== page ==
Is Saudi tyrant off limits due to the cash? Campbell

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DUP MP Gregory Campbell has suggested Saudi Arabia gets an easy ride from the United Kingdom due to the countries’ close commercial links despite its repression of women and religious minorities and its brutal practice of publicly chopping people’s heads off in the middle of Riyadh.

The East Londonderry MP challenged junior Foreign and Commonwealth Affairs Minister Tobias Ellwood on King Salman and his family’s human rights record in the House of Commons.

He asked if the billions soften the United Kingdom Government’s backbone.

“The Minister referred to our close relationship with Saudi Arabia but said that that should not mean that we shy away from raising legitimate human rights concerns,” said Mr Campbell.

“Does he understand that the concern that many people have, both in this House and across the United Kingdom, is that commercial considerations are doing precisely that?

“What can he say, and what can the Government do, to ensure that commercial considerations are not being put ahead of human rights concerns, both for religious minorities and females?” asked Mr Campbell.

Mr Ellwood replied: “I touched on that in my statement and have made it very clear that no aspect of our commercial relationship with Gulf countries, including Saudi Arabia, prevents us from speaking frankly, and indeed openly, about human rights challenges.

“We will not pursue trade to the exclusion of human rights; they can and should be complementary.”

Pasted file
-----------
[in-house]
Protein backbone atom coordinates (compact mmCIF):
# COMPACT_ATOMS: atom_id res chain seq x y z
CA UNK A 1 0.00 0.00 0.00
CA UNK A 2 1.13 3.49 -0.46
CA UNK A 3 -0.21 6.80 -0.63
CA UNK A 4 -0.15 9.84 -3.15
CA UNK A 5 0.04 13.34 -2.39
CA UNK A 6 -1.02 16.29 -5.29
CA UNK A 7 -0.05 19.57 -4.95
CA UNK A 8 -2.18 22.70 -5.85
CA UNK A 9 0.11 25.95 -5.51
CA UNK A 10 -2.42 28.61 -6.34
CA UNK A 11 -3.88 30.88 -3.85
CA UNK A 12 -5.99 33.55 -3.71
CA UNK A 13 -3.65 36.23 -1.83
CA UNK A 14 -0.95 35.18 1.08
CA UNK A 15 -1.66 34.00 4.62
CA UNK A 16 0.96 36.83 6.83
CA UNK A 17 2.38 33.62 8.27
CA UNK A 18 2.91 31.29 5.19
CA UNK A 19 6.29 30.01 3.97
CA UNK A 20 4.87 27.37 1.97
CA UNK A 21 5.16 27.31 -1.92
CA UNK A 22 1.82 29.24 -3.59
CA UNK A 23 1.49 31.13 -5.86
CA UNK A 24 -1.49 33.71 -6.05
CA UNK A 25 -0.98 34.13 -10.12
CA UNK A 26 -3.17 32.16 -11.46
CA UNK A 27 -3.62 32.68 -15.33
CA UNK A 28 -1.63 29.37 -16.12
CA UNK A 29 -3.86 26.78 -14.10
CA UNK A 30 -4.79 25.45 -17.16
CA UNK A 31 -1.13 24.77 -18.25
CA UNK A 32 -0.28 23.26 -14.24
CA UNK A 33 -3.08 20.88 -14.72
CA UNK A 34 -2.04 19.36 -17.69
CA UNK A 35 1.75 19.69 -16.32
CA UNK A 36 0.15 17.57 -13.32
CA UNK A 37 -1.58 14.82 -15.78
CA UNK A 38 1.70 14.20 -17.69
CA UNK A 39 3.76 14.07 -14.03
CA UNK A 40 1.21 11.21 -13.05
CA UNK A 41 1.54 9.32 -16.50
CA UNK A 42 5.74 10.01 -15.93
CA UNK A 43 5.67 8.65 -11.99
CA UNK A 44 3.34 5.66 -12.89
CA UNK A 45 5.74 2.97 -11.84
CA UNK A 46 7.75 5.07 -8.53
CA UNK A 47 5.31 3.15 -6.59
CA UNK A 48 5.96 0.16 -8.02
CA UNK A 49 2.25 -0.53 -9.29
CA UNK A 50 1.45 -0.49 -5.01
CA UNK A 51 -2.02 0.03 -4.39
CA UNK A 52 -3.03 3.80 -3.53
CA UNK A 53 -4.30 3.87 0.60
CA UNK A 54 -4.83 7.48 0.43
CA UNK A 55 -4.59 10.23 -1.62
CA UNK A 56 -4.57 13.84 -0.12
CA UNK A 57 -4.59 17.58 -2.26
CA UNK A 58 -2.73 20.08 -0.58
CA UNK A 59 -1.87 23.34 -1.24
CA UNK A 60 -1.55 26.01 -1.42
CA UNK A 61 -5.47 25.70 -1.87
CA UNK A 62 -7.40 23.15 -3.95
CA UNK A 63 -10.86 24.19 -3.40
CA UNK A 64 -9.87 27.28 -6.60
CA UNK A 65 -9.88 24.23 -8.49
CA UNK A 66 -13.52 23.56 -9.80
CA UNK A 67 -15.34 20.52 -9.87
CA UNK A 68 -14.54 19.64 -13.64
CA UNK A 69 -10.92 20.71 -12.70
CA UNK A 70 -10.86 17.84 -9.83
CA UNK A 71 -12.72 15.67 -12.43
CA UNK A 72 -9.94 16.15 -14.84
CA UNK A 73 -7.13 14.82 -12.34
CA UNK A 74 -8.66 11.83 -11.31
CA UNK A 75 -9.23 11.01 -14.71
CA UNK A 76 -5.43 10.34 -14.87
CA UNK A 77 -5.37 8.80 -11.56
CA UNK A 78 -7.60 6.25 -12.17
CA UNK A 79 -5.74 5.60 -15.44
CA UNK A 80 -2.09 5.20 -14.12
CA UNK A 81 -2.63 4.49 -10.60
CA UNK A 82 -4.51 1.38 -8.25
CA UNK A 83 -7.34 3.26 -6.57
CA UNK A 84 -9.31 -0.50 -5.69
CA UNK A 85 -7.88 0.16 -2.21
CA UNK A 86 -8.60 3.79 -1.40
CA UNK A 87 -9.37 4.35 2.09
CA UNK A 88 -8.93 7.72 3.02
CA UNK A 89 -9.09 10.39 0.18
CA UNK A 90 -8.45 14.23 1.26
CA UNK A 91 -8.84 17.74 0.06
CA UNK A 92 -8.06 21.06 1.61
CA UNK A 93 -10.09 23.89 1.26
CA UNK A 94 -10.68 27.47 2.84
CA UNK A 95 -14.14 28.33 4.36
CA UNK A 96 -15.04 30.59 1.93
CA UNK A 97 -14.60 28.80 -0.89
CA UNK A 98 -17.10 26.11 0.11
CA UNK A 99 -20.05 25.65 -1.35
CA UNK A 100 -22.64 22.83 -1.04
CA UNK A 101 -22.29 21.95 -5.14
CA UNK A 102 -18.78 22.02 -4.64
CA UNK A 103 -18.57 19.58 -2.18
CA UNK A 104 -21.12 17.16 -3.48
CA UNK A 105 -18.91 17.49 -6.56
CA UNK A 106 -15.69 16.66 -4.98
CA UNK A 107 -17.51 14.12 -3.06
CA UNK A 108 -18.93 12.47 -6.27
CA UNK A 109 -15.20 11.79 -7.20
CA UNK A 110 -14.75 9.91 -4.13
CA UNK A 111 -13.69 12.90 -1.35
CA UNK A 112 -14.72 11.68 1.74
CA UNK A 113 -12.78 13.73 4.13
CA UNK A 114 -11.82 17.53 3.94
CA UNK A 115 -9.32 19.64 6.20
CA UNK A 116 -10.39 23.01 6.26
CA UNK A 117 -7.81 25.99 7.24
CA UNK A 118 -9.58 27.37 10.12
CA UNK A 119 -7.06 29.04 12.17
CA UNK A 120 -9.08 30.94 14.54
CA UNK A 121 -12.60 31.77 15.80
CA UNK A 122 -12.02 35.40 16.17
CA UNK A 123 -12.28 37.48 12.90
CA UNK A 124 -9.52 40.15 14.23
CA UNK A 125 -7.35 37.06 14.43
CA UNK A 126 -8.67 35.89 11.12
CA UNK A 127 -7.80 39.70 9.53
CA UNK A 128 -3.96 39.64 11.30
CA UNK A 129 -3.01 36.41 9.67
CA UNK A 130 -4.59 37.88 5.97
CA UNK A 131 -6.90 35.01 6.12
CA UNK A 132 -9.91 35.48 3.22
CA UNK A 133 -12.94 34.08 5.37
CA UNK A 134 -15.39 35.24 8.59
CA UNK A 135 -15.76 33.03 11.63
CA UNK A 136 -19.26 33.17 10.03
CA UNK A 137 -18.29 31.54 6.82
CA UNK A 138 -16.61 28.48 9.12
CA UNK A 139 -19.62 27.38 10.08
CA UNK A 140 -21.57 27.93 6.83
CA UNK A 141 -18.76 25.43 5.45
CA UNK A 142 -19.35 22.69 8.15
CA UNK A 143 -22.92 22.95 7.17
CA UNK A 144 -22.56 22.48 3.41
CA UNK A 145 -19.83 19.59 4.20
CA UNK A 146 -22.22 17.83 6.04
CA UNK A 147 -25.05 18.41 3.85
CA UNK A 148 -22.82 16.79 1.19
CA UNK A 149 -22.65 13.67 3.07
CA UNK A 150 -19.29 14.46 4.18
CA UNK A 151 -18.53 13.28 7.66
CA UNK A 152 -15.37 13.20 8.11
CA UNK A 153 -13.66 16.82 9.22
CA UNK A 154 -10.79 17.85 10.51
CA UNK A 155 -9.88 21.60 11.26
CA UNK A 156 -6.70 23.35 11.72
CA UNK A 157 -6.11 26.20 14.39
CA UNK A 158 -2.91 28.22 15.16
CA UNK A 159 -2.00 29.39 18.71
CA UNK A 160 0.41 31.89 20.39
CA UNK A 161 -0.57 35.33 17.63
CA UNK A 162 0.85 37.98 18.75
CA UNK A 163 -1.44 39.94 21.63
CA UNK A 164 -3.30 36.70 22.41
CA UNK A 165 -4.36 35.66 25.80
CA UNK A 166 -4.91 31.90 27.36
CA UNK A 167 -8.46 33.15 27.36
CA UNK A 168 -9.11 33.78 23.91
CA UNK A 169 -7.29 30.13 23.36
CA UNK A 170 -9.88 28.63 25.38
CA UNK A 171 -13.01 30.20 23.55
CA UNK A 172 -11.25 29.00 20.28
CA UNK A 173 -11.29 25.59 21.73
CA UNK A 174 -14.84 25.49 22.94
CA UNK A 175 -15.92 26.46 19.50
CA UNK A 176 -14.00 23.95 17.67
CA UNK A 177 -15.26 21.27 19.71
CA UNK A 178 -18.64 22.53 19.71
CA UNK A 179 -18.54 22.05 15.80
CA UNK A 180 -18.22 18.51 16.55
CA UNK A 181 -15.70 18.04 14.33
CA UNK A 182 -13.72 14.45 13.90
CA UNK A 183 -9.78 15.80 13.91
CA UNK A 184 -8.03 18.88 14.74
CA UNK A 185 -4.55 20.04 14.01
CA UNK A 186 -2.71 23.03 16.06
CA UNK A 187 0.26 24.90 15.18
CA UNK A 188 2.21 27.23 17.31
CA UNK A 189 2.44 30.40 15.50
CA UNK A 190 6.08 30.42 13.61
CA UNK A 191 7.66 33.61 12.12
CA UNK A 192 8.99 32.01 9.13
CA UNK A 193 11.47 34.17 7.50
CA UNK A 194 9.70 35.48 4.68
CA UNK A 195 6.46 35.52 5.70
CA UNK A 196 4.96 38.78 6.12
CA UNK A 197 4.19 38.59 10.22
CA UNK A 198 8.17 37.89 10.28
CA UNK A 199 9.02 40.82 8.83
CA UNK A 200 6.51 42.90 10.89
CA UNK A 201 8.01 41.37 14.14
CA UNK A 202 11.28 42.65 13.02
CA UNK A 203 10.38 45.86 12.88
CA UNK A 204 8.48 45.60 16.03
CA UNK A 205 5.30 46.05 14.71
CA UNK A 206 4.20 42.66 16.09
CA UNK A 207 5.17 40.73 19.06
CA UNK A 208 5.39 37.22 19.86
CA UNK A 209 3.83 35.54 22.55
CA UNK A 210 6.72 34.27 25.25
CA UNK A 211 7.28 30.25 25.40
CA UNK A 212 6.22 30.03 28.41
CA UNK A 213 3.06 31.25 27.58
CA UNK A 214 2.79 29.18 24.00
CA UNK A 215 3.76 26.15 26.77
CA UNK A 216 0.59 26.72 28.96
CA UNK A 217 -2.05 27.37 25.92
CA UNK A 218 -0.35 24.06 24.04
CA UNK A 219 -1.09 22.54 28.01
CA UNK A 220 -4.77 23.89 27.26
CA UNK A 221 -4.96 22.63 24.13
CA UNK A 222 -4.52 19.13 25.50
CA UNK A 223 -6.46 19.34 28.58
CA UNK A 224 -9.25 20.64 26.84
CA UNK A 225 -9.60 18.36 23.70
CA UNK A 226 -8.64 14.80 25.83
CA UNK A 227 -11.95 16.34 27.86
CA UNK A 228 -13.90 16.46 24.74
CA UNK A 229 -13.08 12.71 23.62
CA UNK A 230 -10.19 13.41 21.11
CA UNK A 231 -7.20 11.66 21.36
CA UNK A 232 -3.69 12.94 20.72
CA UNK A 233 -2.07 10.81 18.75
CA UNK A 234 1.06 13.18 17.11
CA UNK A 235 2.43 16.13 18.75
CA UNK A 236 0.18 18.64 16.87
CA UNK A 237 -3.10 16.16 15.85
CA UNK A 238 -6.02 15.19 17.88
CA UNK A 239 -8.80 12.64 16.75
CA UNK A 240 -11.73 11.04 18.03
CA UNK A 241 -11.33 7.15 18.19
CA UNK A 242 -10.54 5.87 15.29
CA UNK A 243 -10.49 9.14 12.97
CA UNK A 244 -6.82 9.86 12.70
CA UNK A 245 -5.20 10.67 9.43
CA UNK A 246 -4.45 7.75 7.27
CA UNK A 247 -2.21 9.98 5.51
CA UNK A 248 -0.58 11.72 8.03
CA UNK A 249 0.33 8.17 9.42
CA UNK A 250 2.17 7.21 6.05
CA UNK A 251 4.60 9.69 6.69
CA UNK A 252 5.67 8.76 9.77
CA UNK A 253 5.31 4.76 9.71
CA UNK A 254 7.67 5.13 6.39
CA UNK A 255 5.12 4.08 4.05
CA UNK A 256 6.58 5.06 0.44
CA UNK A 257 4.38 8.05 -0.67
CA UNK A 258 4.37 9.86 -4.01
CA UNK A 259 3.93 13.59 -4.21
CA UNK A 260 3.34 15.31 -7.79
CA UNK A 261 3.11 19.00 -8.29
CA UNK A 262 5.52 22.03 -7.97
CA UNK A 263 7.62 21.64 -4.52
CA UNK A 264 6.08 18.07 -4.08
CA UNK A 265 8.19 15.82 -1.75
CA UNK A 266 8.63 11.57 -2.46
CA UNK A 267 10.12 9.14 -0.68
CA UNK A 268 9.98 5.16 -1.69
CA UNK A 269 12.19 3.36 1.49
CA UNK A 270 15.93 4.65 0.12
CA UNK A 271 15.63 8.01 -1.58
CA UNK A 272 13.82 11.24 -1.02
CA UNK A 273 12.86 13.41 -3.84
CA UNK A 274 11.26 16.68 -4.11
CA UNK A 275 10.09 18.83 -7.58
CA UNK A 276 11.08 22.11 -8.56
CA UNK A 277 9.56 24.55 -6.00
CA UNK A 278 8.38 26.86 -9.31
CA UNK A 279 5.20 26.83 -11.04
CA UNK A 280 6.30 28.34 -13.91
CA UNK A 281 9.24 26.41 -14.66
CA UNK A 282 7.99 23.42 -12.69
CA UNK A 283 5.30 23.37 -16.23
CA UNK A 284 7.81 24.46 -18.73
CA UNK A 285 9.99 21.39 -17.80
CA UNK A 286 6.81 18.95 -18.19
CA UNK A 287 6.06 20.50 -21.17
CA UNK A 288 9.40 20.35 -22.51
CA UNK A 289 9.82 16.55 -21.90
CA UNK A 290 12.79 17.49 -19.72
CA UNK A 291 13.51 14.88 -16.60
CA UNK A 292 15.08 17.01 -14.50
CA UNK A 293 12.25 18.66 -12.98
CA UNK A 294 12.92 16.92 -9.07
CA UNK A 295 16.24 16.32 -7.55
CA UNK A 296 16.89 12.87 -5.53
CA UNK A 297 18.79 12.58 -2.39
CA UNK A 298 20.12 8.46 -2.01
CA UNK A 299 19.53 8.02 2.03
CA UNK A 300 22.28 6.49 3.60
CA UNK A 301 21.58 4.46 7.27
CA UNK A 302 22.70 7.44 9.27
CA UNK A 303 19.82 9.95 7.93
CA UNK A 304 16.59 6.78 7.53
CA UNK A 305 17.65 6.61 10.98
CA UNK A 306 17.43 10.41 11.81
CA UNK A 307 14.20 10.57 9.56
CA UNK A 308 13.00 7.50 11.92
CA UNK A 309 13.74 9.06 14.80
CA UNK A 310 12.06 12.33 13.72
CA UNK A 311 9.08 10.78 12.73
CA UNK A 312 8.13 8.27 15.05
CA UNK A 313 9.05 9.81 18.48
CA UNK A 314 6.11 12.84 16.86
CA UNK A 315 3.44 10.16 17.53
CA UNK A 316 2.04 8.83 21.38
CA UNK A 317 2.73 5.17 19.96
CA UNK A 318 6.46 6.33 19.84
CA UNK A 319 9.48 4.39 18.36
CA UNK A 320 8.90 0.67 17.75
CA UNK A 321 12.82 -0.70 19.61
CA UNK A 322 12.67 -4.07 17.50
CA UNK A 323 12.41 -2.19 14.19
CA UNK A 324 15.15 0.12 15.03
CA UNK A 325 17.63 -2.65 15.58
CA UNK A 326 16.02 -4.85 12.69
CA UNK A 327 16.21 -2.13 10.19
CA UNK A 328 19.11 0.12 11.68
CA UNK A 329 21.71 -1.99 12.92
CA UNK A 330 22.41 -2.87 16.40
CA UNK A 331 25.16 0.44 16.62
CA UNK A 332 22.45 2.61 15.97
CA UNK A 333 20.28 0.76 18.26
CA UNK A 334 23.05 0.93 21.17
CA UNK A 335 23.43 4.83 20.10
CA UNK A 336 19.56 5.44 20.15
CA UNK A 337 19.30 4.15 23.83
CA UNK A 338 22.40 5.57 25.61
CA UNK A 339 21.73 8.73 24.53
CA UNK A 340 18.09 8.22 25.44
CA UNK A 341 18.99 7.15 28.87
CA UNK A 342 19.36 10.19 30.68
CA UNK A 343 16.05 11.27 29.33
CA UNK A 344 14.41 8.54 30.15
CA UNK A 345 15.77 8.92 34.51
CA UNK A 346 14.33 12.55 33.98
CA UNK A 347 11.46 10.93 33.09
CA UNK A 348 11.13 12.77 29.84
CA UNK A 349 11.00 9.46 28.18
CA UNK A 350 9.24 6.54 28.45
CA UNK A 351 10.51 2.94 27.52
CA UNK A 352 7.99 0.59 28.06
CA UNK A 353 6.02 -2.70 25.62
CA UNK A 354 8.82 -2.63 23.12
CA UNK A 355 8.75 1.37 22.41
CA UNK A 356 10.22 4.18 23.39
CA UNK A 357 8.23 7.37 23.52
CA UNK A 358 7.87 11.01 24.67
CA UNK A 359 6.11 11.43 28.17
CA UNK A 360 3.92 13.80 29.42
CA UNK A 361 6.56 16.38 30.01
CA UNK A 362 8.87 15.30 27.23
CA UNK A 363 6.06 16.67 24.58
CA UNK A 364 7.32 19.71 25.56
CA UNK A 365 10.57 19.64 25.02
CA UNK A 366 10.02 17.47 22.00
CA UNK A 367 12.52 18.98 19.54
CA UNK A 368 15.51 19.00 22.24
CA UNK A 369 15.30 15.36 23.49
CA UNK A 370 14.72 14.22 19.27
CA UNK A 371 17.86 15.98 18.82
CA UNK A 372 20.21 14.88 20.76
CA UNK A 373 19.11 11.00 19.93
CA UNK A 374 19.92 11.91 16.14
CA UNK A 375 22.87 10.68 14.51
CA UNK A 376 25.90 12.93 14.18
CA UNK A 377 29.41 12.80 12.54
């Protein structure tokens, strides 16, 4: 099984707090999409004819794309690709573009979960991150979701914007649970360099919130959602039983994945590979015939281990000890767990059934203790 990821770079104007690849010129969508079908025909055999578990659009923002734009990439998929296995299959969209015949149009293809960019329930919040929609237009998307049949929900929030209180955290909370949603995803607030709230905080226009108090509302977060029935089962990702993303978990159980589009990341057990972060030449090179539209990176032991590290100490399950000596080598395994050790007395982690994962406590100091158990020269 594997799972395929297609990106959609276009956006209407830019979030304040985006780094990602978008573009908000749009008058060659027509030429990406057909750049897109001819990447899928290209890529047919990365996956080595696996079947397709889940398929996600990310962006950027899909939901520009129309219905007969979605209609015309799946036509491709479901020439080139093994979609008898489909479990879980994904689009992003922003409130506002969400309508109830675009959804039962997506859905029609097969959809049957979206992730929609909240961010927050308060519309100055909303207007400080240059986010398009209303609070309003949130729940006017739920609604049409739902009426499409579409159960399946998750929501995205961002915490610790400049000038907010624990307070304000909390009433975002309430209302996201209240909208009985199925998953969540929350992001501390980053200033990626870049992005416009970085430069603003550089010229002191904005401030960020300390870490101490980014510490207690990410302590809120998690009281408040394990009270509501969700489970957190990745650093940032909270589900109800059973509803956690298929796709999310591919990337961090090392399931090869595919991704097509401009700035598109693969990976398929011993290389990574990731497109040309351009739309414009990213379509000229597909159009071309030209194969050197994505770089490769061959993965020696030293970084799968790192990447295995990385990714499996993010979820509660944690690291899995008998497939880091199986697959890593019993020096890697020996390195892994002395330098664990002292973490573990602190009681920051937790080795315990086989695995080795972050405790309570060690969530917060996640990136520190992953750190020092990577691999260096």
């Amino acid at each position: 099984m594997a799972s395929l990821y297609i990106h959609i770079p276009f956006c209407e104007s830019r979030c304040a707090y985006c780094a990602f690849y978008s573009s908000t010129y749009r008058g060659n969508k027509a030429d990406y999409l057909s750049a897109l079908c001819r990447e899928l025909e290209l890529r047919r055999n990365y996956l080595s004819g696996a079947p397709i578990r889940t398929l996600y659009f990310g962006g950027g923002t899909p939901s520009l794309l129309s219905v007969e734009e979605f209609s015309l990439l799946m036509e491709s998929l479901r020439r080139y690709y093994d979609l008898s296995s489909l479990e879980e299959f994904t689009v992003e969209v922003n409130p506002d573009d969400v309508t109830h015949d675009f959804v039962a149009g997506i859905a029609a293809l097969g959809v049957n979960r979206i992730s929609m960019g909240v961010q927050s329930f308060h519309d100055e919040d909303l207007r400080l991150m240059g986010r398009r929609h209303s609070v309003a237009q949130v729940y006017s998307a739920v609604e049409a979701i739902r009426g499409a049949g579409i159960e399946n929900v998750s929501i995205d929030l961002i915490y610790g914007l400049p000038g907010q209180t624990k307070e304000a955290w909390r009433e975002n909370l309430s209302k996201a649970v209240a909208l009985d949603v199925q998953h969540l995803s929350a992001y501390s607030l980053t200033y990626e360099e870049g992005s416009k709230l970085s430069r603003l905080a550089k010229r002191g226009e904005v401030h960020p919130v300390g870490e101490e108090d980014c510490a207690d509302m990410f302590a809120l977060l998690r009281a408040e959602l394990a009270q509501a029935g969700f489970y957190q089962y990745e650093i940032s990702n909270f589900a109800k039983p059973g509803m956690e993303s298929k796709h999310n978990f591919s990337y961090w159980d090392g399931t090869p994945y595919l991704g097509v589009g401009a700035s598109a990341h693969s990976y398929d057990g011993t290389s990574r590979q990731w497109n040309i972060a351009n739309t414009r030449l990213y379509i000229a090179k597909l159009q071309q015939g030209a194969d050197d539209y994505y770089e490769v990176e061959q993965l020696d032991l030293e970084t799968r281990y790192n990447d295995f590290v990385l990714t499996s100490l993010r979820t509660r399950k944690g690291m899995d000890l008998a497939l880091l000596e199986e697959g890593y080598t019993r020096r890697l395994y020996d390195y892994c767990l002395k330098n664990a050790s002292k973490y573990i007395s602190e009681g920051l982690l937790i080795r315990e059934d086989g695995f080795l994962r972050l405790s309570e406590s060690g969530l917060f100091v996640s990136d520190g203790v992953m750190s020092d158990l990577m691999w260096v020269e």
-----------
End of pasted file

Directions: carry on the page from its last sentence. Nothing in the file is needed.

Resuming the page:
In that same statement he also pointed out that “Saudi Arabia is one of the UK’s largest trading partners in the middle east, and the leading middle eastern exporter of goods to the UK.”

He said: “In 2014, exports of goods reached over £4 billion, and exports of services in 2013 reached over £5 billion. UK companies, with the assistance of Her Majesty’s Government, have delivered projects worth over £2 billion so far this financial year in the transport, healthcare and education sectors, but this does not come at the expense of human rights; we can, and do, raise these issues with the Saudi Arabian Government.”

Aside from the repression of minorities and women, Saudi Arabia, routinely beheads people in public in Deera Square in the Kingdom’s capital of Riyadh.

Remarkably, in the year and a half between the capture of United States journalist James Foley’s and his brutal beheading by Islamic State in August 2014, Saudi Arabia had beheaded a total of 113 people, the majority of these publicly in Deera Square, which has been gruesomely dubbed ‘Chop Chop Square.’